On the seventh floor of Karbala’s modern Al-Kafeel Super Specialty Hospital, in a white-tiled operating room, Dr. William Novick has Dua, a 12-year-old girl from Baghdad, on the table with her chest cavity clamped open. Alongside three Iraqi doctors, the surgeon is struggling to repair the girl’s failing artificial heart valve. The room is quiet and cool, an icy cocoon insulated from Iraq’s desert heat sweltering just outside.
After eight hours of work, Novick pushes away from the table and peels off his bloodied blue surgical gloves. “Close her up,” he says. He reaches for his cane, gently stands up balancing his large frame, and slowly limps out of the operating room, exhausted.
Dua’s condition remains critical. It’s complicated cases like this one that Al-Kafeel hospital reserves for Novick and his team of physicians, imported from around the world, which make up the Novick Cardiac Alliance (NCA). All of them are committed to saving children’s lives in the world’s most dangerous countries.
Thirty-six hours later, in the pediatric intensive care unit (PICU), Dua’s vitals inexplicably go into free fall; monitors flatline as she drops into cardiac arrest. The NCA team begins an emergency procedure, frantically reopening Dua’s chest to reduce pressure on her heart. Novick reaches into her body and starts handheld compressions—Dua’s heart literally in his hand as he pumps blood through her veins. “We’re out of options here,” says Novick, after a few minutes. “We’re going to have to call it.”
The PICU falls silent as Novick falls back into a chair in the middle of the room—shattered, but not defeated.
“You have to like fantasy,” Novick explains the next day as he taps a coil of ashes into a tray on the coffee table in front of him. He’s watching Harry Potter and the Half-Blood Prince, in English with Arabic subtitles on a flatscreen TV, chain-smoking in the shared quarters of a quiet guesthouse on Karbala’s dusty east side. Next to him is a basket filled with pain meds. A white neck brace from a car accident sits abandoned on the couch, and a beat-up wooden cane—the vestige of a life-threatening foot infection years ago—leans against the wall.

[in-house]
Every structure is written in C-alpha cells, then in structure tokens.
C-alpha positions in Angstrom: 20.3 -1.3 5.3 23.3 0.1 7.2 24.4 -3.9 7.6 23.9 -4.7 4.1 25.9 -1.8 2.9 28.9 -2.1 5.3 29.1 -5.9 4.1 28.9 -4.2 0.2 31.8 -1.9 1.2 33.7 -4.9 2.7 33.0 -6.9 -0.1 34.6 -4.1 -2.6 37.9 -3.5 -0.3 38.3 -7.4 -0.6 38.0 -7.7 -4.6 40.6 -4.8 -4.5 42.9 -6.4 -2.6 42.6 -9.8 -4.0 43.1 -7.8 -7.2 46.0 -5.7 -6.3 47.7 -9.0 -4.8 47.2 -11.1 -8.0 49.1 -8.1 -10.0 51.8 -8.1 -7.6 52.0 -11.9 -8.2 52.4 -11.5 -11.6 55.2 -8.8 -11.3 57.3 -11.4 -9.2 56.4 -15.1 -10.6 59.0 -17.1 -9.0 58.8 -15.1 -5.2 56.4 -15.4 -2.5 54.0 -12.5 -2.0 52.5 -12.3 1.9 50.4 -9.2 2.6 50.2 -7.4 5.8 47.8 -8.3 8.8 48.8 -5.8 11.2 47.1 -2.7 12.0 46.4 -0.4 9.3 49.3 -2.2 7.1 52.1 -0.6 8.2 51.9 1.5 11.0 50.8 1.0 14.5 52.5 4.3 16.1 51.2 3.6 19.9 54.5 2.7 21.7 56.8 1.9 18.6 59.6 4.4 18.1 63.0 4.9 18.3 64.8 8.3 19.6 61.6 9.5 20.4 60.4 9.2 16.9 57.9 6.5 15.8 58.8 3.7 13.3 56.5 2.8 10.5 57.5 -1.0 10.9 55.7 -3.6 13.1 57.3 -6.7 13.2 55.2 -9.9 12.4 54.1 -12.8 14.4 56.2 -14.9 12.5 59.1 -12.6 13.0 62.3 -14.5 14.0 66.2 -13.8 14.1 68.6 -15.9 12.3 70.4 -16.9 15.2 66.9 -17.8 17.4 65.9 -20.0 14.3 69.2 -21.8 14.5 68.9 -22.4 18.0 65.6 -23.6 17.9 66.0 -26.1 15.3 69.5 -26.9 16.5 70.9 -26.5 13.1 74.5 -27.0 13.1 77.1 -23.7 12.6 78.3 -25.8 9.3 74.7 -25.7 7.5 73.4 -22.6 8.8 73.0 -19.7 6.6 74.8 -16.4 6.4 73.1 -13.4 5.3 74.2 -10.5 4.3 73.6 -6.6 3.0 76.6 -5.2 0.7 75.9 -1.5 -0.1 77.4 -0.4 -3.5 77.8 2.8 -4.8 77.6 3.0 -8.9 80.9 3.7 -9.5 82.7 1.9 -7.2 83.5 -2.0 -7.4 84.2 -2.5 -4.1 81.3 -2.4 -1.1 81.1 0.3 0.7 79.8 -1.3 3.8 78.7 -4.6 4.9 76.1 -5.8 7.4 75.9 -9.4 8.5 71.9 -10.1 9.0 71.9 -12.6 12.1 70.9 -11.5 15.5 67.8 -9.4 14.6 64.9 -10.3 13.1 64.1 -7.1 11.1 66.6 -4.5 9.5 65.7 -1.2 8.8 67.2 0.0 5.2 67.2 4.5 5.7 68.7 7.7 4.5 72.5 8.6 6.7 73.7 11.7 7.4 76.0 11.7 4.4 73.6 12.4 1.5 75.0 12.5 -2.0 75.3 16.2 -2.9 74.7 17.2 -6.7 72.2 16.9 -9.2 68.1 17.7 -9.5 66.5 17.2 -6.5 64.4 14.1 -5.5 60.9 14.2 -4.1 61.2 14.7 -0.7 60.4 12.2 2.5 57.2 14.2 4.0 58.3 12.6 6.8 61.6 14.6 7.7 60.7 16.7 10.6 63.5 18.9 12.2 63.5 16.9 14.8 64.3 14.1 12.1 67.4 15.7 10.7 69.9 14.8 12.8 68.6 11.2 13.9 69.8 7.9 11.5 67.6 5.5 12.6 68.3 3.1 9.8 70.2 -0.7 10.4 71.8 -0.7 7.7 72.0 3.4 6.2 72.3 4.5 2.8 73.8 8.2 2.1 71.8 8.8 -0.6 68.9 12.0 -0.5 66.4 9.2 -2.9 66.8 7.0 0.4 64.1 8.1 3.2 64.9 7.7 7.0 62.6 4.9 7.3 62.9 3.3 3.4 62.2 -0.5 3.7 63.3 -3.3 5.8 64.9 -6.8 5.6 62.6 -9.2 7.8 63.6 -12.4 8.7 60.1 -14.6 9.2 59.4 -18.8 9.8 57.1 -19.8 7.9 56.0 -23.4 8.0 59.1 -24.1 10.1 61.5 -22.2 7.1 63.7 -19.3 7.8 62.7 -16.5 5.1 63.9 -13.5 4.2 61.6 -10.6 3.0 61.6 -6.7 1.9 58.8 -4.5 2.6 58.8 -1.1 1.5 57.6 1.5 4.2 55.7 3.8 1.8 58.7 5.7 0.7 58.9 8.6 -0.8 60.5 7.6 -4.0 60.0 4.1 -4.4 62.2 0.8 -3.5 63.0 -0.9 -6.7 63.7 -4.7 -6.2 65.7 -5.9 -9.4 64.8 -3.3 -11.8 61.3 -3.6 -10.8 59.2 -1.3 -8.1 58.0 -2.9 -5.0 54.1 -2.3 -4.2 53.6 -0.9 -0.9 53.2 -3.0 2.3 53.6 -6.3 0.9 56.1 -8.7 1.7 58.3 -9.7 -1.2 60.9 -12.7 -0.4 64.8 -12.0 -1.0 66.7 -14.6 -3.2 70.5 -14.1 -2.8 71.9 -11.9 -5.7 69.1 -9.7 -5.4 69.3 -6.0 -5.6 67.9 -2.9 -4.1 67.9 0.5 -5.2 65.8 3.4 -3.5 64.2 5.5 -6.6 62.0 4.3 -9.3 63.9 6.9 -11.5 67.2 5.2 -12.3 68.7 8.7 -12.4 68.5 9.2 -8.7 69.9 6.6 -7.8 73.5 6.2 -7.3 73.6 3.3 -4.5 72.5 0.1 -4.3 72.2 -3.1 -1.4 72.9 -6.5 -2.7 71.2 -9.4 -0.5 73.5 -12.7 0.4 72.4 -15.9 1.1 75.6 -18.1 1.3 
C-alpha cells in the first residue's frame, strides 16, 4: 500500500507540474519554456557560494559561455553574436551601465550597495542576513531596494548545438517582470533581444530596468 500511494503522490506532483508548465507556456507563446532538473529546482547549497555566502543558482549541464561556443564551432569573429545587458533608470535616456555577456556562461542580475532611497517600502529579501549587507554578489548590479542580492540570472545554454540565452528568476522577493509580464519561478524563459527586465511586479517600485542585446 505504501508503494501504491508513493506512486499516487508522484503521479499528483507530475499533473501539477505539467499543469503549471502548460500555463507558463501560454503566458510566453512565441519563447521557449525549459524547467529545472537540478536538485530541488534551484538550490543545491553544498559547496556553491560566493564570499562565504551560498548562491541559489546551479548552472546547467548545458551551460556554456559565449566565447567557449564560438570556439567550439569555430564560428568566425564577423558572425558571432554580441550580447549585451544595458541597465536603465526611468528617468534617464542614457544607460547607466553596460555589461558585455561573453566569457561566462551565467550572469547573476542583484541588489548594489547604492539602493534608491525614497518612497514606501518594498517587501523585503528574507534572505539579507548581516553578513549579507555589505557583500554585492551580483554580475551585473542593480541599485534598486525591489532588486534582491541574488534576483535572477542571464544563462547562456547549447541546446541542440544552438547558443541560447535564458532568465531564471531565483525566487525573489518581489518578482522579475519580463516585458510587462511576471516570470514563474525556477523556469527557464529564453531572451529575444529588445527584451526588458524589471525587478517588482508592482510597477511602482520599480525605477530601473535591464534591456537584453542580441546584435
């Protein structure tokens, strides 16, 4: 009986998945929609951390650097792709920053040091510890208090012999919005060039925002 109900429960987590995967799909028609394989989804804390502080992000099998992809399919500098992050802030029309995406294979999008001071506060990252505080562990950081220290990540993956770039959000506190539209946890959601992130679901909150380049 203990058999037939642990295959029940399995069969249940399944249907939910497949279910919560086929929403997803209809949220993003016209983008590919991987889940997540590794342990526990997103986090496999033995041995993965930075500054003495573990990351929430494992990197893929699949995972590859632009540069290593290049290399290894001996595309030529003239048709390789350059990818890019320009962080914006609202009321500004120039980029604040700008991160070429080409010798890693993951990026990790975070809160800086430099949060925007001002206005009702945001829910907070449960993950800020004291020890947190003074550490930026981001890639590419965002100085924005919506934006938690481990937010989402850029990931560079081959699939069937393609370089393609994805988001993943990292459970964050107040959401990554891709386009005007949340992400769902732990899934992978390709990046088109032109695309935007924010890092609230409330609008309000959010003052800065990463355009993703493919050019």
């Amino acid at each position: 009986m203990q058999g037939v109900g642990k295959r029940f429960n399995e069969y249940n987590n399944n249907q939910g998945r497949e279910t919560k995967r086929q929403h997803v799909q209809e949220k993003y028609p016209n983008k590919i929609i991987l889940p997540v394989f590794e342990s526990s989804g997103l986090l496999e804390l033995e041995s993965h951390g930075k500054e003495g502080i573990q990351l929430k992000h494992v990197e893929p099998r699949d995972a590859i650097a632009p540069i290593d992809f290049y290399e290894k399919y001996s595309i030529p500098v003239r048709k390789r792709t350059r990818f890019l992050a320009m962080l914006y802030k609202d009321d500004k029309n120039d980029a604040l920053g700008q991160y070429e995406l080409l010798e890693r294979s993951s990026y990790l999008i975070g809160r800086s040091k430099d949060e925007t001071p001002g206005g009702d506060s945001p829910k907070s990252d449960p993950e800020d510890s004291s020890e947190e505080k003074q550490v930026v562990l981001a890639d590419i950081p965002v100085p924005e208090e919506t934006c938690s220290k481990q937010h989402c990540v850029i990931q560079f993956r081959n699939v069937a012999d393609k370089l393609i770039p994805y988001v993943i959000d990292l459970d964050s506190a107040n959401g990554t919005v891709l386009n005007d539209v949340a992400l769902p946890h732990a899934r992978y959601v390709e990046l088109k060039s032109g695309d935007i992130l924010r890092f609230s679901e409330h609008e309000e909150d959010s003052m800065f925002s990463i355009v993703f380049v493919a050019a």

“I’ve read all of the Potter books at least two or three times,” says Novick, 64, an imposing, bearlike man. Fantasy seems justifiable escapism for the Tennessee-based surgeon, who has logged more than 60 medical missions to Iraq with a team that has performed more than 1,100 surgeries. Dua’s death has hit him particularly hard, but he’s used to the struggle.
“Pugnacious is part of the NCA mentality,” says Novick as he lights another cigarette. “You have to bite it, hold on to it, and make it happen.”
Novick’s career as a globe-trotting pediatric cardiac surgeon began in the early 1990s, while he was still in residence at the University of Alabama. A Nigerian child came to the university hospital with a rare but treatable condition—if it had been fixed when she was 1 or 2 years old. Unfortunately, the girl was already 12 when Novick’s professor performed a procedure that bought her just some additional time. After her discharge, Novick had nightmares every night for six weeks. “I was chasing her on an open plain, and just as I was about to catch her, she fell off a thousand-foot cliff,” he says.